Saturday, July 23, 2005

Approaching the Holy Ones


On a few of the lists to which I subscribe, the topic of words and actions in  Approaching the Holy Ones has arisen.  Here's one of the replies I wrote in answer on one of the lists, which is populated by many folks not of the tribe to which I believe I belong...

This will be one of my usual non-scholarly views.

I'll go over my background a bit.

I am neither a recreationist, nor a reconstructionist; I am Asatrú.  I use this word in the sense that I am in Troth to the Holy Powers as known by my Northern Forebears.

I read the Lore, think on it, learn what I can and live my life as best I can within a Northern Worldview and Lifeway.

In 1975 I made a conscious decision to leave the innangard of Roman Catholic Christianity, with no thought of entering any other Christian Garth.

My time "in the woods," during this period led me into and out of many garths of thought and belief.  I learned many ways of approaching the Holy, many ways of knowing the Holy, many ways of being...

Nothing in these garths sang true in my heart.  But they helped me mightily in an important area; I unlearned thinking as a "son of Mother Church.

"In 1989, during the High Summer, I first got a glimpse of Uller and the Yewdales during a sweat lodge ceremony.  Not knowing what I saw and goaded to effort thereby; I read whatever I could find about early European history and folklore.  Later that year, in Early Winter, I believe Uller welcomed me by offering me the Oathring.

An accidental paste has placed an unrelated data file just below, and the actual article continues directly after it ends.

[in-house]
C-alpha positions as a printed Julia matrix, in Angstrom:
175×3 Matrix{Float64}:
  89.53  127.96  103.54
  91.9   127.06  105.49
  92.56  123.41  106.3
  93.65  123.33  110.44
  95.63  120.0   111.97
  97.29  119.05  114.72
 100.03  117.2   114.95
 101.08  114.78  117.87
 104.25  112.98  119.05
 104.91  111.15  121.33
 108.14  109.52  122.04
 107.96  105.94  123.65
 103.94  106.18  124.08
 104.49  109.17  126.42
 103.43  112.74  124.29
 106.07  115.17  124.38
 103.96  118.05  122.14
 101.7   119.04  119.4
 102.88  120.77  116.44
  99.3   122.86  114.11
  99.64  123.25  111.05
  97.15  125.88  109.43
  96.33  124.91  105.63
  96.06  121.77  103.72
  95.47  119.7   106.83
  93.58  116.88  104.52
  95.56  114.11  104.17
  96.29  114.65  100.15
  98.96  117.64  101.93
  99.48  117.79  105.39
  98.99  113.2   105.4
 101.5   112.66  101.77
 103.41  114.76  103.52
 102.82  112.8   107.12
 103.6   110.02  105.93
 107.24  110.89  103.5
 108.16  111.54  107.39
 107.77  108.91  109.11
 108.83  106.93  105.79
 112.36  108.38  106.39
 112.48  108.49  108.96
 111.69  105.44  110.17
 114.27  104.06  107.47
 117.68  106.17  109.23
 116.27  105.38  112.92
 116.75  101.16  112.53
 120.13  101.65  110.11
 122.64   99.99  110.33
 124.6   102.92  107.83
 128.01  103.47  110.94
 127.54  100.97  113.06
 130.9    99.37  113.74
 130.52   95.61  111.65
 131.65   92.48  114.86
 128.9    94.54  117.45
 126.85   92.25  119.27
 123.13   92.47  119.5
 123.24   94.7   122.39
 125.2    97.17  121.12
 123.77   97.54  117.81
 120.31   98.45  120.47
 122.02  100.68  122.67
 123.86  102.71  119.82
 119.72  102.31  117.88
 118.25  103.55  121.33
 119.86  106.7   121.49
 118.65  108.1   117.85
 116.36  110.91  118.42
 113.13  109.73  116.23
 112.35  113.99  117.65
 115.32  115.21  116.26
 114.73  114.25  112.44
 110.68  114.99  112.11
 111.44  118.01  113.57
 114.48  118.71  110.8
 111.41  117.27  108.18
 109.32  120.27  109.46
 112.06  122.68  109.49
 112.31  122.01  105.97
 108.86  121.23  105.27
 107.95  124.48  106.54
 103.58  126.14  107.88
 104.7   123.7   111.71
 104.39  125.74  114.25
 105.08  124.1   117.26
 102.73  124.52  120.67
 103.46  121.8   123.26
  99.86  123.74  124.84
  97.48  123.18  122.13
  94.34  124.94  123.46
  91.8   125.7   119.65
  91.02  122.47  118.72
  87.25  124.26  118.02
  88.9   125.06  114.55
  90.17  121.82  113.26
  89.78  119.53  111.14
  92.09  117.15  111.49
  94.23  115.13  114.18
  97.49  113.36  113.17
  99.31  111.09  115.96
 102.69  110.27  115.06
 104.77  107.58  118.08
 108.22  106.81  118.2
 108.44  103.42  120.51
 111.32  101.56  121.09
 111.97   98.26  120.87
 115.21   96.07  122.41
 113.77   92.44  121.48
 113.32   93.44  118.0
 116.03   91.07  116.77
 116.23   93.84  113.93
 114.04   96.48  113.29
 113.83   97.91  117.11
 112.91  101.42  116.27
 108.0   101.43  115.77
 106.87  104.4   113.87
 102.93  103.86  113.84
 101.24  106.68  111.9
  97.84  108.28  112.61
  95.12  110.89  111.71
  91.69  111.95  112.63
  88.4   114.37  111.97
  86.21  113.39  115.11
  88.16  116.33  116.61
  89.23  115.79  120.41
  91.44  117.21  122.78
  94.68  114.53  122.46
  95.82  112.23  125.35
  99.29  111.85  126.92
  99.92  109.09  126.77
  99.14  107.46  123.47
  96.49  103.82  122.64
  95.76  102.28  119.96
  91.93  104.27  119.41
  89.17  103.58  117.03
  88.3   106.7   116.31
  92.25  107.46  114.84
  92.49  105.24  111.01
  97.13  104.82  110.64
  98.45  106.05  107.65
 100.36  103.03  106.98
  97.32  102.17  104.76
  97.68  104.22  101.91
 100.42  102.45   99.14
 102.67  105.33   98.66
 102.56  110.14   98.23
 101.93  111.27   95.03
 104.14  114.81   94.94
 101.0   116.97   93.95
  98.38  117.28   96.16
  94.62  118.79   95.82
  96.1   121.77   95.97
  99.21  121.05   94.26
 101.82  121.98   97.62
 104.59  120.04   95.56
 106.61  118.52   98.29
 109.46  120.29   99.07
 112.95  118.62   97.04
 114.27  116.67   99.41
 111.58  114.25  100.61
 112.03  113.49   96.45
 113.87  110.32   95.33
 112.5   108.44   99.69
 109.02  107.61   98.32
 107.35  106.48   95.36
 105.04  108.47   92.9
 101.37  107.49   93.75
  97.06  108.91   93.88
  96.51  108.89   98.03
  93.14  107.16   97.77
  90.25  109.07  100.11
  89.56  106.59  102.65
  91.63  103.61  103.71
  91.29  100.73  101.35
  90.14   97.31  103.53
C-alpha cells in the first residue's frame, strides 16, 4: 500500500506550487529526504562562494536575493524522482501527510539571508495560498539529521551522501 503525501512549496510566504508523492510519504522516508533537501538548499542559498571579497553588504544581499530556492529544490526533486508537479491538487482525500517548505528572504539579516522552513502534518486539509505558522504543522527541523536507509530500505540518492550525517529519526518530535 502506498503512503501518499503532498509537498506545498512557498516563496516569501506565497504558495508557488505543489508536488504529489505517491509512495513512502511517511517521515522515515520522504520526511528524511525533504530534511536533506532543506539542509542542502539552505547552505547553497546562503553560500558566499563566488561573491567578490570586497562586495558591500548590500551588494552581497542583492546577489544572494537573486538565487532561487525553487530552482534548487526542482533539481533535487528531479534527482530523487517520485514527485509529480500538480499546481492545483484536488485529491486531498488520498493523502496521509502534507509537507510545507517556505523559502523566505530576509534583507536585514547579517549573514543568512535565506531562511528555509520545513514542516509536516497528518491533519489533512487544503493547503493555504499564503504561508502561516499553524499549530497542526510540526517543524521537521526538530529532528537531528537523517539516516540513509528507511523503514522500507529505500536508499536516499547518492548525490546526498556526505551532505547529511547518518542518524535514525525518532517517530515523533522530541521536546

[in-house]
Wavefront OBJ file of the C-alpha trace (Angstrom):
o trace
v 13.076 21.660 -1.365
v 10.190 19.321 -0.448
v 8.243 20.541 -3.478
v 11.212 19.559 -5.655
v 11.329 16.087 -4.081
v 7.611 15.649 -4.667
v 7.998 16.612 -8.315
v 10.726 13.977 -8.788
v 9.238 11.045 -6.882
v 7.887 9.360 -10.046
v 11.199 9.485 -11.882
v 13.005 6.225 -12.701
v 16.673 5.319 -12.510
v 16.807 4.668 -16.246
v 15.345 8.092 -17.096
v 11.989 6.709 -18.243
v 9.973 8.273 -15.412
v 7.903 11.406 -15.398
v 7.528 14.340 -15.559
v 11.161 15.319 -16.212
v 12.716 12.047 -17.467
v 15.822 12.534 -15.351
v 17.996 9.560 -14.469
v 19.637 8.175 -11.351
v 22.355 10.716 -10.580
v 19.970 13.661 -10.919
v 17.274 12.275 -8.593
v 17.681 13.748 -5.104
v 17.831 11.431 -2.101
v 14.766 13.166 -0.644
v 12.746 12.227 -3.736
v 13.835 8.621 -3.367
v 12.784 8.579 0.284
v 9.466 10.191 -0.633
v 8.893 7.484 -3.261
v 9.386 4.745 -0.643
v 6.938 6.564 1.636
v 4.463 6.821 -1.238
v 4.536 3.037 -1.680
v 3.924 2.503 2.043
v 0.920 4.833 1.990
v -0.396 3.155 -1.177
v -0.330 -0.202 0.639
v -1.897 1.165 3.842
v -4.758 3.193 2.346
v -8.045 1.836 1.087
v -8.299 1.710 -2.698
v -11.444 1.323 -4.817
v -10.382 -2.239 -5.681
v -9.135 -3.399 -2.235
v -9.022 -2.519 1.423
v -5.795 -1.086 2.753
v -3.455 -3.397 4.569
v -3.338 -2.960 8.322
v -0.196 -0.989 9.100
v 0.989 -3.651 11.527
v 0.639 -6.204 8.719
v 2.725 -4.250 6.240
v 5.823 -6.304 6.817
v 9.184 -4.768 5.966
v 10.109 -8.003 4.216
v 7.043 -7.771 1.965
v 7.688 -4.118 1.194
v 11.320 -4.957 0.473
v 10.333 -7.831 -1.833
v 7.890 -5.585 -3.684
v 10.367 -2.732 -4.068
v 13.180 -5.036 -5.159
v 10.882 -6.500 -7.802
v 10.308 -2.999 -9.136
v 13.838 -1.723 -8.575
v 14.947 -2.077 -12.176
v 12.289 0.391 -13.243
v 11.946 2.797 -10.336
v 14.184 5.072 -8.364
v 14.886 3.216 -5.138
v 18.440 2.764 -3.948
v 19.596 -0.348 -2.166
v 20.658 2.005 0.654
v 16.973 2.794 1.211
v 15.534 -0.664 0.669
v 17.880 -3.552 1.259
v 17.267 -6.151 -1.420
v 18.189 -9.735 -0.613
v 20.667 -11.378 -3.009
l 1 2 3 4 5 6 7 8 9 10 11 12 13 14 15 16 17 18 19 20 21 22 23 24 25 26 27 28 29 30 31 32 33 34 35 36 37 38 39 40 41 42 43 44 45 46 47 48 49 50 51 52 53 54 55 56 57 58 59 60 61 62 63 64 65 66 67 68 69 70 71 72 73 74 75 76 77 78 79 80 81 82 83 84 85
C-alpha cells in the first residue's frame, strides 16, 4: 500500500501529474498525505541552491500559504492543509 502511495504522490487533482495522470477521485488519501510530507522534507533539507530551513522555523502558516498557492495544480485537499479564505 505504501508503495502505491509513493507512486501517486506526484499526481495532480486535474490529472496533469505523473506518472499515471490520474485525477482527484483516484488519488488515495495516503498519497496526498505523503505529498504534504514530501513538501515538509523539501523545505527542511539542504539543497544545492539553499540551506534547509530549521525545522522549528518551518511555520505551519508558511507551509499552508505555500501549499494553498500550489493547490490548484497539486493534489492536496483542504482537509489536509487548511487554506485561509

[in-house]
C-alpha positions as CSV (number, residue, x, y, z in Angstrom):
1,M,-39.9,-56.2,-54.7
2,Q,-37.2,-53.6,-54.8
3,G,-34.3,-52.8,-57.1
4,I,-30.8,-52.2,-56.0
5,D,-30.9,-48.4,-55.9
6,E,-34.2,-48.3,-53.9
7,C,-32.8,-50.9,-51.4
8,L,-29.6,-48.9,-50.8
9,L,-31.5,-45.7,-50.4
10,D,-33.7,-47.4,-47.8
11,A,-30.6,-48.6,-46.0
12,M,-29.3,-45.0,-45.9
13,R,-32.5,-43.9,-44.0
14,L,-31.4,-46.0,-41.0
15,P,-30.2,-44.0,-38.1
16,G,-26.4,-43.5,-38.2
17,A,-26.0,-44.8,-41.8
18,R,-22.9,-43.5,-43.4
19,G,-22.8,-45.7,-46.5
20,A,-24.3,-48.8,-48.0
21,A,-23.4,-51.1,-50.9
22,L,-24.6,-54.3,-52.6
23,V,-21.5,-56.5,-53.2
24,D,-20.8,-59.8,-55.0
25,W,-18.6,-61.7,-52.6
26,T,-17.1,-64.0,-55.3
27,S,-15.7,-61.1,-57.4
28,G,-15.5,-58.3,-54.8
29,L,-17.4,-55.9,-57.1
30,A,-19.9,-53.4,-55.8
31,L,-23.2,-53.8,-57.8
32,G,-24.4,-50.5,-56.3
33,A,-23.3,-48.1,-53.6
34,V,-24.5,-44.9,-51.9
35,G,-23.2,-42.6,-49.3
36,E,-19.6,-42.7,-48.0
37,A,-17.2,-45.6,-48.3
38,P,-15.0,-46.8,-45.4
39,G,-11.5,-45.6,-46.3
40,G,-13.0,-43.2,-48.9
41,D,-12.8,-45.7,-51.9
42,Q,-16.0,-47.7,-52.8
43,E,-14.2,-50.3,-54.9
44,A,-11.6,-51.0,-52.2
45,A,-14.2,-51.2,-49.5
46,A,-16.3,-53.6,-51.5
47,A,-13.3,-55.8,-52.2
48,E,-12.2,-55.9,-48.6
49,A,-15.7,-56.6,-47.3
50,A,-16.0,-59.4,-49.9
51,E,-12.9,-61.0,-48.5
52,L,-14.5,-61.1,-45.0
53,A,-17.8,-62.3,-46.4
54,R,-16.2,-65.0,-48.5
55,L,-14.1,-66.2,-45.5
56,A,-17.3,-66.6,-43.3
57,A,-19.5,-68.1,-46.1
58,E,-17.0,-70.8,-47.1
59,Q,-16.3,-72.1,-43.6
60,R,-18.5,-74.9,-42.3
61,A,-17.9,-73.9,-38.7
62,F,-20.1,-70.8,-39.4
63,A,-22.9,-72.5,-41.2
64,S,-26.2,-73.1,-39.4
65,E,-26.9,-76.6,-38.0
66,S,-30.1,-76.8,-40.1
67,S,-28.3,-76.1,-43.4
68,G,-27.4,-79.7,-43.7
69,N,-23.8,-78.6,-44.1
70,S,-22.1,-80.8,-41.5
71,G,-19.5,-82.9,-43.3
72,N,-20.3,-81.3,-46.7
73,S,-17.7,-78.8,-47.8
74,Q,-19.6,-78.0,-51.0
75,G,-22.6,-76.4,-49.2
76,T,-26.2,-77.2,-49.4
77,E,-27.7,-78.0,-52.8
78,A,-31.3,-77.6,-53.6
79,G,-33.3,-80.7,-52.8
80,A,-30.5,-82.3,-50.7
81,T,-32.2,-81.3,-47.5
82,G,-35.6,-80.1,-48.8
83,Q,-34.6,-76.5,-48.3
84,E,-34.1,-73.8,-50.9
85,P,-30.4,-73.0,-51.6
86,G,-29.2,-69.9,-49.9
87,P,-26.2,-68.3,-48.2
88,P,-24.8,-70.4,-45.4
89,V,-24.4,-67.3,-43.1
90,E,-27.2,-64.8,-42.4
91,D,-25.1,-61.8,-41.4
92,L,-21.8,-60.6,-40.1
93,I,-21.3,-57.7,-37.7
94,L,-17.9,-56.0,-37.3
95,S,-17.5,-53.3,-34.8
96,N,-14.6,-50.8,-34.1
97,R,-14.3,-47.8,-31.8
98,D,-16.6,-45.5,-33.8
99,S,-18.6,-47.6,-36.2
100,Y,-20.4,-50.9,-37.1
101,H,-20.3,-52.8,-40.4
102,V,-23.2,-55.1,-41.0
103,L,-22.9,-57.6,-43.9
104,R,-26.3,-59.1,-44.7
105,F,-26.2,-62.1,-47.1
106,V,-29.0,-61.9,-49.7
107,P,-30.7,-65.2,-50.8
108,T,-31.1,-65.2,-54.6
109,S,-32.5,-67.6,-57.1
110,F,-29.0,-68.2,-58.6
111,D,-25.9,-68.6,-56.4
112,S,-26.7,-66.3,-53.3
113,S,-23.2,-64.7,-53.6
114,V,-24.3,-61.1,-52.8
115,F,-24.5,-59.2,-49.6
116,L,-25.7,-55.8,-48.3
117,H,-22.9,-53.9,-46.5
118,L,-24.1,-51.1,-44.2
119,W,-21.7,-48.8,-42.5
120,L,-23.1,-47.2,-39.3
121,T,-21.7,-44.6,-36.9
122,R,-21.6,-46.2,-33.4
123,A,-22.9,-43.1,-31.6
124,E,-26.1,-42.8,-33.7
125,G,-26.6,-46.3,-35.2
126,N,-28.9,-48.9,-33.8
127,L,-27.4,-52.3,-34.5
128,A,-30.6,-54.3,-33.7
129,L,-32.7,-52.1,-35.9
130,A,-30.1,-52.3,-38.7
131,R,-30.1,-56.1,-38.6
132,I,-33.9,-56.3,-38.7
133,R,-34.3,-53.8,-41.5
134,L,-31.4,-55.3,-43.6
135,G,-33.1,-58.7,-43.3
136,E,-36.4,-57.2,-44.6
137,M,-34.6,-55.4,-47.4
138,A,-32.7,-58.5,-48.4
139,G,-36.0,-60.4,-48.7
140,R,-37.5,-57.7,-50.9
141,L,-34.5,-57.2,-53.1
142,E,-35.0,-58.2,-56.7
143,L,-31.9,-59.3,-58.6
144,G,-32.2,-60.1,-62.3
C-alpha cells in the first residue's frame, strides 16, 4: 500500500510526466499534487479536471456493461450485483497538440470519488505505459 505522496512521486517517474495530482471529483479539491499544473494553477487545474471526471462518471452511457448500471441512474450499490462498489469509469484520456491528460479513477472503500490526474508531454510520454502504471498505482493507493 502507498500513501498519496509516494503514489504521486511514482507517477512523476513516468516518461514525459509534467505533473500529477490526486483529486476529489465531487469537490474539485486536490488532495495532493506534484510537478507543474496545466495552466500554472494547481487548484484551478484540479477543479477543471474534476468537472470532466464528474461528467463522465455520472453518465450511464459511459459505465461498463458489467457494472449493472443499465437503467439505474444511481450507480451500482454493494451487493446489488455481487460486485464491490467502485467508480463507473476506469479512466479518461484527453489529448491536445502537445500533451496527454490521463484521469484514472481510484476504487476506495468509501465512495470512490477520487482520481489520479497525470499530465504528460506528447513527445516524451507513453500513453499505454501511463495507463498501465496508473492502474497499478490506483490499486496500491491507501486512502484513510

I found some indications that others believed, as I did, in 1991.

I made first contact with others who believed, as I did, in 1993.

I was alone in my devotions for several years.  This is the base of what I do when Offering Worship to the Holy Powers.

Most of my dealings since 1993 have been with folk who bow before no one, neither Gods nor Men.  This has shaped much of what I do when Offering Worship.

I have, though, been a traveler, guesting with those of tribes not my own.  What I do has been changed by what I have learned from them.

I am especially fond of what I have learned from Théodism about the use of poetry and song in Offering Worship.

We are, by virtue of being human, tribal animals by nature.

Different tribes will have different folkways.  This is a given.

The differing tribes of our Beloved Forebears had different ways of approaching the Holy Ones.

Unfortunately, we have little (relatively) documentation of these differences, or even the samenesses.

Different tribes have, I think, different ideas about what is and is not dignified in approaching the Holy.  Different ideas abound about what is correct in the Approach.

I will stand, sit (always in a chair or on a stool, never on the ground) or go down on one knee as I believe, and feel, honors the moment within the Offering.

There are times in Giving Worship that the moment is just too weighty to stand, so I kneel.

There are times in Giving Worship that the moment is so powerful, I can do nothing but stand there.

There are times in Giving Worship that the moment is so meaningful, I can do nothing but stand there and bow my head.

There are times in Giving Worship that the thoughts flying back and forth are so much like a good conversation that sitting at board with the Holy seems so right.

I have never, though, felt or believed that the Holy wants me in kowtow or to bow AND scrape, within the tribal view I have grow in as a Heathen.

Other tribes have other ways, which is good.

In closing, I'll just offer the old adage:  it takes stones of many different shapes and  sizes to build a strong, lasting wall.

May the Holy Æsir and Vanir smile on our efforts.
May the Holy Forebears of our Kinlines nod in approval.
May we be of Worth to our fellow Heathens.    


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